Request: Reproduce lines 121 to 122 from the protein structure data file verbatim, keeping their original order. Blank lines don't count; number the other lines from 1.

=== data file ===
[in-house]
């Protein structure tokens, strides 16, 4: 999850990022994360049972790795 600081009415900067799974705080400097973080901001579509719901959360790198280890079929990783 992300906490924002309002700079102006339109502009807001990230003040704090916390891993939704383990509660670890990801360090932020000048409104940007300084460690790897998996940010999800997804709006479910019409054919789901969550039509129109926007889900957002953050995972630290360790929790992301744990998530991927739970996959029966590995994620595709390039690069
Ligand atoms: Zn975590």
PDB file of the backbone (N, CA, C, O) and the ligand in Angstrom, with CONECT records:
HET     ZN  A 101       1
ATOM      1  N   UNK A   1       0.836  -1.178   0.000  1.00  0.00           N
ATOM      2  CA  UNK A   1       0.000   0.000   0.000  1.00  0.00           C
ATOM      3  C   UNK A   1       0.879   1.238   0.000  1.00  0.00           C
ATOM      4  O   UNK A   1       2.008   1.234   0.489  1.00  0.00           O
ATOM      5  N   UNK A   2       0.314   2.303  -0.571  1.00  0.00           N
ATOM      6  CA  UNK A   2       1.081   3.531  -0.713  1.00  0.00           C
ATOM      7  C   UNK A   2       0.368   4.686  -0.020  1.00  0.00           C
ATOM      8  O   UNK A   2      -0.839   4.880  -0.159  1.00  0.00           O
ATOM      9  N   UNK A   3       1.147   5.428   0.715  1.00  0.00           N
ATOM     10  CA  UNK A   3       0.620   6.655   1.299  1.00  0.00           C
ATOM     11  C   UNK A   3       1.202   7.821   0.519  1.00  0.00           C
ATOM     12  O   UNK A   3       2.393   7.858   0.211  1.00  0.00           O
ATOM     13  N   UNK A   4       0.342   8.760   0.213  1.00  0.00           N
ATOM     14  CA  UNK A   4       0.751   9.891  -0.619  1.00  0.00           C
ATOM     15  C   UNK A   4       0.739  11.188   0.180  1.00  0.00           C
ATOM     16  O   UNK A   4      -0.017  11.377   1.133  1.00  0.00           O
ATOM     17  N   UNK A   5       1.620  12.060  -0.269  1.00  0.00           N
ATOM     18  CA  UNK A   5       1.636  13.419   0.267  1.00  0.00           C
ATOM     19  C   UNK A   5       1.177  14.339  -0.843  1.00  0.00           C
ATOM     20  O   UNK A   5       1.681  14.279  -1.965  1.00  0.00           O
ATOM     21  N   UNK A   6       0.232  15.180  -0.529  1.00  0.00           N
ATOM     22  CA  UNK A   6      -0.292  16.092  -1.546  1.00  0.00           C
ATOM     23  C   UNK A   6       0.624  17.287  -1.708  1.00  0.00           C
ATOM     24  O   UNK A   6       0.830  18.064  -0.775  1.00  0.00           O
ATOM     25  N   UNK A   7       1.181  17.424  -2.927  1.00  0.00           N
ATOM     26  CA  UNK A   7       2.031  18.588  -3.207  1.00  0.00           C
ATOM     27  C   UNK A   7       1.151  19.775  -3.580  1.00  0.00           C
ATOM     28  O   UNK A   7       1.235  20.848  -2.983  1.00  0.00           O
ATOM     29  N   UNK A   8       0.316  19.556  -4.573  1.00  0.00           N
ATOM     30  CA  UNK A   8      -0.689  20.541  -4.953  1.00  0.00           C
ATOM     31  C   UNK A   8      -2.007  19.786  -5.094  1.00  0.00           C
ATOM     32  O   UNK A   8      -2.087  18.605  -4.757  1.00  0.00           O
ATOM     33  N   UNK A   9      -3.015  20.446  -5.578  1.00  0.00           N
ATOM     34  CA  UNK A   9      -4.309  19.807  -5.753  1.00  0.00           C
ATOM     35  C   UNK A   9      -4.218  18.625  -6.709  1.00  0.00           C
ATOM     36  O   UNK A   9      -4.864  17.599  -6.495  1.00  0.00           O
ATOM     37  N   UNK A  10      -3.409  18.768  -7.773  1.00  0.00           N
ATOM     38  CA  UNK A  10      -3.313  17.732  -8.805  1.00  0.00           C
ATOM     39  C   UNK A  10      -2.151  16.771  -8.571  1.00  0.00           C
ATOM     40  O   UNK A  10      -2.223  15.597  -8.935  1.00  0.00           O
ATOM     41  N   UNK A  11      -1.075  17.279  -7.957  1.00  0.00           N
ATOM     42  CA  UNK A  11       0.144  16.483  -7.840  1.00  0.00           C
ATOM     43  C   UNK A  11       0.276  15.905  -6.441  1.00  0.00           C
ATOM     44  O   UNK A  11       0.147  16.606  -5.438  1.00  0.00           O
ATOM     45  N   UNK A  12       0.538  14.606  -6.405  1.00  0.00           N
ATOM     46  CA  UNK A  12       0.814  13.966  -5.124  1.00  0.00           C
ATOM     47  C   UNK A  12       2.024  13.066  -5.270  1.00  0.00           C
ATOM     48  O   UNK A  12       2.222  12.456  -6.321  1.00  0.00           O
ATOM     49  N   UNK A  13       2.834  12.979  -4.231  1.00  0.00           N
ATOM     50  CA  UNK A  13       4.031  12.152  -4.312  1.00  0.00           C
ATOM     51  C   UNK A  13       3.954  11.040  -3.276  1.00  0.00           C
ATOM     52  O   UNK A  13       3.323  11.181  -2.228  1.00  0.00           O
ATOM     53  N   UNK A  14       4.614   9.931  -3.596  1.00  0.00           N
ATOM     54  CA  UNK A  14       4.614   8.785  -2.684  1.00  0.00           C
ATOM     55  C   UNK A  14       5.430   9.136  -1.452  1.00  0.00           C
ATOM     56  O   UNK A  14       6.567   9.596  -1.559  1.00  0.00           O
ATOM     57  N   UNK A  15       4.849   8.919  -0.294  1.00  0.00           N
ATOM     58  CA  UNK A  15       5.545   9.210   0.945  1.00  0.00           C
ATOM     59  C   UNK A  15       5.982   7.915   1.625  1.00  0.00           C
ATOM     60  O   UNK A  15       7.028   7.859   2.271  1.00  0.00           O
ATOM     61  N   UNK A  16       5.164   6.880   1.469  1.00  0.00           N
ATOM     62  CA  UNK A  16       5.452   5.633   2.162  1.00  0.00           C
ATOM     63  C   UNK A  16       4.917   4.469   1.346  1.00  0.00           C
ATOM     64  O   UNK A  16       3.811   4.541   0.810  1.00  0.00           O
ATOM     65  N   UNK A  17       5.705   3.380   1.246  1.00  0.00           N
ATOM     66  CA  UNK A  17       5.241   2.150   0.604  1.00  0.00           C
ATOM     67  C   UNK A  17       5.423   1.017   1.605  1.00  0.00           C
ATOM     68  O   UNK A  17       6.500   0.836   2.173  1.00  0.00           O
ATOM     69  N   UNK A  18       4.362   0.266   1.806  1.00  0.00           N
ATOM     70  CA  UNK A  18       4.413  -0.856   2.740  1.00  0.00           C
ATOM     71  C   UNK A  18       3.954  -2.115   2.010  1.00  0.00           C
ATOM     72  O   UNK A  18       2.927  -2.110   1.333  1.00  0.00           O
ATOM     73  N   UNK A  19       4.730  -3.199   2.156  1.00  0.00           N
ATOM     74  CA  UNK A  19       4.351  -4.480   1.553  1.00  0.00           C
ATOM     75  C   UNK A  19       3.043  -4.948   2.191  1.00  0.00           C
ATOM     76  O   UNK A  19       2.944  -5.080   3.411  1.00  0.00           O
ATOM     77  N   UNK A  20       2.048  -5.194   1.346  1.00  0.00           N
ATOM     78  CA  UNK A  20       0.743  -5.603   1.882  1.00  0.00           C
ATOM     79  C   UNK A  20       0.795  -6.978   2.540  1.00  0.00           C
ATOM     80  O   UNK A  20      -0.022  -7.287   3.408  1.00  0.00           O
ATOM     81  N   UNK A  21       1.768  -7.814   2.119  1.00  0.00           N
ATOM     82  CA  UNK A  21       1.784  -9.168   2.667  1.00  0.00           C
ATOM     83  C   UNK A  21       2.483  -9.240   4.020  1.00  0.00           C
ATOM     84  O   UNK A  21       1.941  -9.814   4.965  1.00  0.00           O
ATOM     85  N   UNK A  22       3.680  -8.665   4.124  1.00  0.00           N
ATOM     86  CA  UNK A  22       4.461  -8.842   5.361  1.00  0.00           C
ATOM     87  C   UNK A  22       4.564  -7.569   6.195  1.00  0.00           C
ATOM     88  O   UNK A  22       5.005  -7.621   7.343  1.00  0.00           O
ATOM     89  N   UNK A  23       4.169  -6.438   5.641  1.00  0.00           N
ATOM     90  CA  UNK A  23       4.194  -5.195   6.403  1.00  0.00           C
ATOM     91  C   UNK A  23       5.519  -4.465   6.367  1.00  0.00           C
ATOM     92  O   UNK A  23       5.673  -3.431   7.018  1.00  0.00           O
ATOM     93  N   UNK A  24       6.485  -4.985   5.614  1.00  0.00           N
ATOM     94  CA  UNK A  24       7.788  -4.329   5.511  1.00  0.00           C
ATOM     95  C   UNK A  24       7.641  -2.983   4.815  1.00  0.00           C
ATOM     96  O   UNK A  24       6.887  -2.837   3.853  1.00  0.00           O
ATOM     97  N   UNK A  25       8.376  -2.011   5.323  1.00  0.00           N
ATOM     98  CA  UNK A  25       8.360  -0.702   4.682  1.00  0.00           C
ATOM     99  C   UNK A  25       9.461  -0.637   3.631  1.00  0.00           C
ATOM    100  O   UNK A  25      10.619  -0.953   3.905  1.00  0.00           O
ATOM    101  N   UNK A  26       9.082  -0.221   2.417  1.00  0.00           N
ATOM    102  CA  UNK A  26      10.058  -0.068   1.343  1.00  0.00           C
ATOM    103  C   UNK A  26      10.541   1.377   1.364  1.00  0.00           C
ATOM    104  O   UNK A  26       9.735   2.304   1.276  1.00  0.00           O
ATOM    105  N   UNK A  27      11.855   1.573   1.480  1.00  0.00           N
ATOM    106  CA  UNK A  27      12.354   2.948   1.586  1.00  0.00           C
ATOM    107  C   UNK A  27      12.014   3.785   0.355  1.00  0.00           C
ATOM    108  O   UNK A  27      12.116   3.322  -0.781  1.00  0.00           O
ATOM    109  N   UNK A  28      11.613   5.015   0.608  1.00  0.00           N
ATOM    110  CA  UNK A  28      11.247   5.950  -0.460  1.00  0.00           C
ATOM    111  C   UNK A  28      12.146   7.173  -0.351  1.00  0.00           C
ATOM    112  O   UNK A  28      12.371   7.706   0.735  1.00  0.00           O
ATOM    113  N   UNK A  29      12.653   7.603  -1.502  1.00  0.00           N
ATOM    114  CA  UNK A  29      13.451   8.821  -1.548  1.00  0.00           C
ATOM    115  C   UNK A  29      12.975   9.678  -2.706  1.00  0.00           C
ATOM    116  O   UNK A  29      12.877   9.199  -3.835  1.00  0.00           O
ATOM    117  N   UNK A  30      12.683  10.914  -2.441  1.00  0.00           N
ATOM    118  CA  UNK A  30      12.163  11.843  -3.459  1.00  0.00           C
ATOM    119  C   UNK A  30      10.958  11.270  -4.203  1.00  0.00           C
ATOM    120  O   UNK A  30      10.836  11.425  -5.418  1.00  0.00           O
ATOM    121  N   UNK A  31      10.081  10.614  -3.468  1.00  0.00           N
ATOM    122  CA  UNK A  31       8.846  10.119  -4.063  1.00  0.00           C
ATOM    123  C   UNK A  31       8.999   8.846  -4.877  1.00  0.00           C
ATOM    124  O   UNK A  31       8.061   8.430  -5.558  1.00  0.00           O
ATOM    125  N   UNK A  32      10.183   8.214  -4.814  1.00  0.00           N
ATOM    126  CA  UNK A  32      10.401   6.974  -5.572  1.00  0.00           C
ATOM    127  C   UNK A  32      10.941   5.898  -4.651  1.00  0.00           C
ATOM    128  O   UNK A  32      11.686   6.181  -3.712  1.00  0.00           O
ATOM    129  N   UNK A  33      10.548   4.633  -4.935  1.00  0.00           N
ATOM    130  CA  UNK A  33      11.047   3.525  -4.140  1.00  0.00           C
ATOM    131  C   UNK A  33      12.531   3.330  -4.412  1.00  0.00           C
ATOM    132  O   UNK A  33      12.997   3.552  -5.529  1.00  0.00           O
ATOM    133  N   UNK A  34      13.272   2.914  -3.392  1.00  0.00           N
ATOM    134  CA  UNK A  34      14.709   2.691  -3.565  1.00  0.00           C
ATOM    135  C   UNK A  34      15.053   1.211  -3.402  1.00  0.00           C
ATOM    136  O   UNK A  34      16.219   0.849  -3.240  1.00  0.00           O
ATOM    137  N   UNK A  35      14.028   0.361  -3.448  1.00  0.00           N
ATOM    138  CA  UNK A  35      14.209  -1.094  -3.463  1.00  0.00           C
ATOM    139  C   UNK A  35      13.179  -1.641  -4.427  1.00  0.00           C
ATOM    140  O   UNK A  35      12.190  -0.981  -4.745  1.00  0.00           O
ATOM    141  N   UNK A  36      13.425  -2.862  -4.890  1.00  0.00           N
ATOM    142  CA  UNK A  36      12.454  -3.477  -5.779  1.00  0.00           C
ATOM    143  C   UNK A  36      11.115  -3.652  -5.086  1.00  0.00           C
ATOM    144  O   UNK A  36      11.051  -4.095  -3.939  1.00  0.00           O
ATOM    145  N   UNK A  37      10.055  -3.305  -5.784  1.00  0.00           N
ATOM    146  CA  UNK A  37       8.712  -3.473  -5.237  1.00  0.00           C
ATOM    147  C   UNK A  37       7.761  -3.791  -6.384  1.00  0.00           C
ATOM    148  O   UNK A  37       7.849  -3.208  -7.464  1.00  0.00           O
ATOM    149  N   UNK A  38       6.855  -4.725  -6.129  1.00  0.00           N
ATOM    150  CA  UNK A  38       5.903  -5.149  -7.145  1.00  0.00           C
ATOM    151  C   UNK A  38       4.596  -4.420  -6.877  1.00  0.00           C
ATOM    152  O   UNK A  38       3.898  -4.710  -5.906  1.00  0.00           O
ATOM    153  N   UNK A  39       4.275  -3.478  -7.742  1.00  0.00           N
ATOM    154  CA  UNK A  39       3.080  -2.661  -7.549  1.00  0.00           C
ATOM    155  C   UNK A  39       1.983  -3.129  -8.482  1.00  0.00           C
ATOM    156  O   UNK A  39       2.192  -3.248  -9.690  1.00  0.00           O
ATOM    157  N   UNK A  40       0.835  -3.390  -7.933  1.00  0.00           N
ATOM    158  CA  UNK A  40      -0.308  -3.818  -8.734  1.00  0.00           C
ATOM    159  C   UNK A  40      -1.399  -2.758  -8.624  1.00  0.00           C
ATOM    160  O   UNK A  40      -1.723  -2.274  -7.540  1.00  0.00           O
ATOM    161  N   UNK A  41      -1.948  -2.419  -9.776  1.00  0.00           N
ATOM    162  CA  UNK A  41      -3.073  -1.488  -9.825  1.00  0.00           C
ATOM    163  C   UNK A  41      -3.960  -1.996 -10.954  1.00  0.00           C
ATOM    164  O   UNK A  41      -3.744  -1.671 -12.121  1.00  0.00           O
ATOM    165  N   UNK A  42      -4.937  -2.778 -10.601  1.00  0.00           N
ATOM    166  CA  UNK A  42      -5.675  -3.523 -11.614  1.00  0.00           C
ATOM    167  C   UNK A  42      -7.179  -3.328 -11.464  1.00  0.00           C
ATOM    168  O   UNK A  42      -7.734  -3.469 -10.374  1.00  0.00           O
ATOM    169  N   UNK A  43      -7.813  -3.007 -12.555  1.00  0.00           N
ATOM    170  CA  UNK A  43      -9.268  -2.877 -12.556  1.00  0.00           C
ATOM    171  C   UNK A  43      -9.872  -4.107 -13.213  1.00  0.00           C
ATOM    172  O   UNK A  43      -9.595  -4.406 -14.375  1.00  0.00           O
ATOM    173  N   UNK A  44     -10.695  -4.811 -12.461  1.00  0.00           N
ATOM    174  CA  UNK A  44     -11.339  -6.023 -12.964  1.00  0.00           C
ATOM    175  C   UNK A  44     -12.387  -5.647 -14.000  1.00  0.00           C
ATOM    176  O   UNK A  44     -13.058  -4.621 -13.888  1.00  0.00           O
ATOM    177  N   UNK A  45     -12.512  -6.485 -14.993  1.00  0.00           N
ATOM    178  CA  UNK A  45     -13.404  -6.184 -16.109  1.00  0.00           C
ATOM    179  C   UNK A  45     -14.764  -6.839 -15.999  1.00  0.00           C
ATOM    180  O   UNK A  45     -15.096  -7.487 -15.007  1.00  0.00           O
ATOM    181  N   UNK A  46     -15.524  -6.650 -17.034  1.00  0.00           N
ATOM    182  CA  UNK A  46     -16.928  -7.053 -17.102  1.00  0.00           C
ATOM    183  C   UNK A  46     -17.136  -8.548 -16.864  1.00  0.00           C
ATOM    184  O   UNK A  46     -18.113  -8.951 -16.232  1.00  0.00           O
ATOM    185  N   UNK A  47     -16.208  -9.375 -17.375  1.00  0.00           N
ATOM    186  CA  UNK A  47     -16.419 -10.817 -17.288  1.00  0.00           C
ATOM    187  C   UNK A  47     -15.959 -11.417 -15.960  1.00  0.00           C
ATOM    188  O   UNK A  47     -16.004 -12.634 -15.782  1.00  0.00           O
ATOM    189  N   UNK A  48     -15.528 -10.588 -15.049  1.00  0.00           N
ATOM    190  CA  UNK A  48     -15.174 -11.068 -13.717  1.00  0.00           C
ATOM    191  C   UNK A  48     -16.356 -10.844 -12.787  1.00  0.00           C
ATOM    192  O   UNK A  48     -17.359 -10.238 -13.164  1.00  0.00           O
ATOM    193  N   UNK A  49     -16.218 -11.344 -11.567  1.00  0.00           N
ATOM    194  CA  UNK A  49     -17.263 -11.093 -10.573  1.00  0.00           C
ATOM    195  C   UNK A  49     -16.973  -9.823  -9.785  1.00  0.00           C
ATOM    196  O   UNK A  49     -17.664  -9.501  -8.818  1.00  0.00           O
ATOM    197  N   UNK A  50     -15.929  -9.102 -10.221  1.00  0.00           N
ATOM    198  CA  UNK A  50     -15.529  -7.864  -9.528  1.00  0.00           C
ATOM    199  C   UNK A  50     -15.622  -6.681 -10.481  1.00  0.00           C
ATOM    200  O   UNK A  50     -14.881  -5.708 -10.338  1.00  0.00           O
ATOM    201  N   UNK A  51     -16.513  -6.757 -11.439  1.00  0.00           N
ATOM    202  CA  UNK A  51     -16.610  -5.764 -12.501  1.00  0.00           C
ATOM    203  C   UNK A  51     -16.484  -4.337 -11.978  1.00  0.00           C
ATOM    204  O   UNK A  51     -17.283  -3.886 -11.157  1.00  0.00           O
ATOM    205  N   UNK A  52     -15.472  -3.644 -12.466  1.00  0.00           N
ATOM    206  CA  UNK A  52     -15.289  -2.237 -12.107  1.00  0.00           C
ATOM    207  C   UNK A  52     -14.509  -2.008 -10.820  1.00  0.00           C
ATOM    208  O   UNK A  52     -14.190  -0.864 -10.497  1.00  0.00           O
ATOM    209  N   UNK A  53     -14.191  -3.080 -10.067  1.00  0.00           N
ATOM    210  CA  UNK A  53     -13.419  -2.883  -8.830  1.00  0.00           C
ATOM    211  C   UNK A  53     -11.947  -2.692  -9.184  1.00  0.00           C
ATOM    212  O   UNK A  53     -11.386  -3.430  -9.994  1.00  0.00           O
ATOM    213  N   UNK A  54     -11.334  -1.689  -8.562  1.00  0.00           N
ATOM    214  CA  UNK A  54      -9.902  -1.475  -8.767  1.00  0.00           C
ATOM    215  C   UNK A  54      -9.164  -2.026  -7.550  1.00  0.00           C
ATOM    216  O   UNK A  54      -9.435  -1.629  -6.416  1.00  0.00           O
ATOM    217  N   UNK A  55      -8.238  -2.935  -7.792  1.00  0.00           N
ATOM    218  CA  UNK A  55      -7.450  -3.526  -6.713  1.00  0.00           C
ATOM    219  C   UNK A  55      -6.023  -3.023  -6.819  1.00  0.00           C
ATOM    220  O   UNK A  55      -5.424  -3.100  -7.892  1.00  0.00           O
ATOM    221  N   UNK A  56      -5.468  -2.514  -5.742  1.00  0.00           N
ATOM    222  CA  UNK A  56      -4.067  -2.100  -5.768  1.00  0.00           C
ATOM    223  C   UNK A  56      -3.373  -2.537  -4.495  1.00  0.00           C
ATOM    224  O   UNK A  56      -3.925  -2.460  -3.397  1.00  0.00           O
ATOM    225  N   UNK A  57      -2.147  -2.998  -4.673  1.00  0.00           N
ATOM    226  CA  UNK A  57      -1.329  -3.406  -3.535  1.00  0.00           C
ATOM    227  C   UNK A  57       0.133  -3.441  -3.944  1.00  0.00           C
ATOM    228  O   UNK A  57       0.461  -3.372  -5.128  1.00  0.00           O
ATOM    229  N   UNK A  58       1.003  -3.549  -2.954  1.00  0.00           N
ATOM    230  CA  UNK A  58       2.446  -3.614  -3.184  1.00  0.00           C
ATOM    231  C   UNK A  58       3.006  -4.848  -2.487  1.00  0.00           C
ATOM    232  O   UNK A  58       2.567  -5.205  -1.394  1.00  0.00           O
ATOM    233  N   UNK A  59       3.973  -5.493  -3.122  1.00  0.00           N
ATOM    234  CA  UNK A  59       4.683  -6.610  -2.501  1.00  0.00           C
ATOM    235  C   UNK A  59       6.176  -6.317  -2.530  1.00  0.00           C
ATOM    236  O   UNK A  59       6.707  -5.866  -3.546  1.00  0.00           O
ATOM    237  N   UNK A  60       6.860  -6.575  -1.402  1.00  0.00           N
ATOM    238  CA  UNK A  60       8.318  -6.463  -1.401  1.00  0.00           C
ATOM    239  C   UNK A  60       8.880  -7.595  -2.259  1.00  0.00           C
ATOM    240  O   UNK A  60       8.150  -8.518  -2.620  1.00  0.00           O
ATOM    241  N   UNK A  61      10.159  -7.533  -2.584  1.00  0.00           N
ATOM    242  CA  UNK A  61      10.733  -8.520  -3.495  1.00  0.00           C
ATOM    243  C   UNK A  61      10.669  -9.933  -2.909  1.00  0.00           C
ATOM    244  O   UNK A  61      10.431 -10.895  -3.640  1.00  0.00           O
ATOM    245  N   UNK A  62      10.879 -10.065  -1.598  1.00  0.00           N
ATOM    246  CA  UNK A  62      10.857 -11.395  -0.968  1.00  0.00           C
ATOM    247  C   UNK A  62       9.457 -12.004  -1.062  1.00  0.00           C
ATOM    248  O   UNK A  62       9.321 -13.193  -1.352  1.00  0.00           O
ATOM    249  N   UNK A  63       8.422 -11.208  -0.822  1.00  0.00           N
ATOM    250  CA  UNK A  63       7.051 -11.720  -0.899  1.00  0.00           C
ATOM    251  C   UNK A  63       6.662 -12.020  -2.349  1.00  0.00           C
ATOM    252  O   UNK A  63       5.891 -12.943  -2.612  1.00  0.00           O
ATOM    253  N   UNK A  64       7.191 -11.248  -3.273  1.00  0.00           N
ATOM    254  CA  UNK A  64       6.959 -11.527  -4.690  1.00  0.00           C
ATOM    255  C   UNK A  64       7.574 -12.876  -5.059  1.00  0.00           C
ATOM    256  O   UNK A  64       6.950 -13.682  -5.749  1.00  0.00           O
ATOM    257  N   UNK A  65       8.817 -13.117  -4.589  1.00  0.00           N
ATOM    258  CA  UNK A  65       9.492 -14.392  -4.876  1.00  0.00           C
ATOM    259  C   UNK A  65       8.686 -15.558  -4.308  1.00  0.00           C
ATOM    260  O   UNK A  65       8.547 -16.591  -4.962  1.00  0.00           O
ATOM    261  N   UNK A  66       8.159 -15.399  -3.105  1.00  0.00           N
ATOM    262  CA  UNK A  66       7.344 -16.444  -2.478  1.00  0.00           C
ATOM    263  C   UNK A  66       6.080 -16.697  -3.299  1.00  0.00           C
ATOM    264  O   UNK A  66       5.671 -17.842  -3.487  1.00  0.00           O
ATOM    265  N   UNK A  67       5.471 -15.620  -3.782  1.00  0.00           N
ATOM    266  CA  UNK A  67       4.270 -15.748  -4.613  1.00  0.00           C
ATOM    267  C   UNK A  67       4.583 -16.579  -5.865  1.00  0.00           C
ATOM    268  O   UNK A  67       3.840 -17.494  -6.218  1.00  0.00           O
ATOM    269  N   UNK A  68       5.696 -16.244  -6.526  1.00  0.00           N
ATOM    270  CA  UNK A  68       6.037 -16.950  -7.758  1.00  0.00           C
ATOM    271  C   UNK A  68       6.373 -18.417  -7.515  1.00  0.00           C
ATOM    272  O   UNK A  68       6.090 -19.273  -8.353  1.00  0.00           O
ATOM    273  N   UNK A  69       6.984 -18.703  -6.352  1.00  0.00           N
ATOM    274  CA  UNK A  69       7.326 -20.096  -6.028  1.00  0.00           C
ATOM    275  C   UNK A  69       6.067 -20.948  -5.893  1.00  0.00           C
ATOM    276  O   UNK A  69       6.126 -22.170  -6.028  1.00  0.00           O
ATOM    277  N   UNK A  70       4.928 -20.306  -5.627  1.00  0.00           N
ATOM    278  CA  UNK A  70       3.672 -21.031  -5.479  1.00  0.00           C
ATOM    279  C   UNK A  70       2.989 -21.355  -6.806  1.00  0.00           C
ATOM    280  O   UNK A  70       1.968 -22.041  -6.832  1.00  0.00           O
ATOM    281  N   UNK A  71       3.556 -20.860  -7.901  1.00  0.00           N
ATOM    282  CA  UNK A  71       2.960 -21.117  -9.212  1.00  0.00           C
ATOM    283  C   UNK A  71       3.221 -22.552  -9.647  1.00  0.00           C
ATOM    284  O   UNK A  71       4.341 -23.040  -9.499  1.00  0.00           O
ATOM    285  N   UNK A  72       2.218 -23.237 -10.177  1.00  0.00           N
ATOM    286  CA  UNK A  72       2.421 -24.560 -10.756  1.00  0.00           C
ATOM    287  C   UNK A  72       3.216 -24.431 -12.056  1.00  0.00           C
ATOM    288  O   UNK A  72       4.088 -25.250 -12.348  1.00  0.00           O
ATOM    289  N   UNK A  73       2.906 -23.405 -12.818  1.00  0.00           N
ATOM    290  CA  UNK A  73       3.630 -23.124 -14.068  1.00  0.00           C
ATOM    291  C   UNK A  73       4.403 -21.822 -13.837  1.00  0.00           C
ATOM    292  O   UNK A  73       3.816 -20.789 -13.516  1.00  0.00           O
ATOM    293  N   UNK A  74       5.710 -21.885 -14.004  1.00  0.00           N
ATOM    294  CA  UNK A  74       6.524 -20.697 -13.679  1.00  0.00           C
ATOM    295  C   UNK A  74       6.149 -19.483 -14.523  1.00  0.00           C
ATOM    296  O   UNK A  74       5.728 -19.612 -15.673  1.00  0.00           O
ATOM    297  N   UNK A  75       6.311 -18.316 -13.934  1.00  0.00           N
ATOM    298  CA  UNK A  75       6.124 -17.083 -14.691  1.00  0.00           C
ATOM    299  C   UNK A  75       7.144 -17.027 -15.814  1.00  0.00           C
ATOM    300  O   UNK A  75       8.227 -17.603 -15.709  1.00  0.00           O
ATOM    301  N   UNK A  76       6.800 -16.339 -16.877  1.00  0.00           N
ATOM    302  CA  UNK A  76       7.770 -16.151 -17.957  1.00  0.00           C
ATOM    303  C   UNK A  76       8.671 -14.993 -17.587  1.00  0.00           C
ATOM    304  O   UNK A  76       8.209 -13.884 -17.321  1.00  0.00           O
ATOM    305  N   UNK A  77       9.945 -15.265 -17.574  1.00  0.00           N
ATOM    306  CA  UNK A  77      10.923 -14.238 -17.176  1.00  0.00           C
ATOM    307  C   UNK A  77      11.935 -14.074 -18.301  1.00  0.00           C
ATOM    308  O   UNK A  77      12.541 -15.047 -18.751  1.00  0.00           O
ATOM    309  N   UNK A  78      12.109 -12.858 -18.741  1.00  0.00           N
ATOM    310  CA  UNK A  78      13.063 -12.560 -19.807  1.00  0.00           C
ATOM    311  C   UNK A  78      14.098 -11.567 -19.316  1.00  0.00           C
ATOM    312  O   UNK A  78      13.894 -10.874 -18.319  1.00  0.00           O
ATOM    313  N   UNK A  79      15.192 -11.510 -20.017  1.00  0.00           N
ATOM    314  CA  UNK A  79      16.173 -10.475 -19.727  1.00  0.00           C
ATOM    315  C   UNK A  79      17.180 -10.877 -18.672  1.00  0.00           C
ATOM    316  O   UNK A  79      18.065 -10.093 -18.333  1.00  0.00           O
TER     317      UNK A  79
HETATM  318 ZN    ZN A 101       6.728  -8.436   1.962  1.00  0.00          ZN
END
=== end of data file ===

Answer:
ATOM    116  O   UNK A  29      12.877   9.199  -3.835  1.00  0.00           O
ATOM    117  N   UNK A  30      12.683  10.914  -2.441  1.00  0.00           N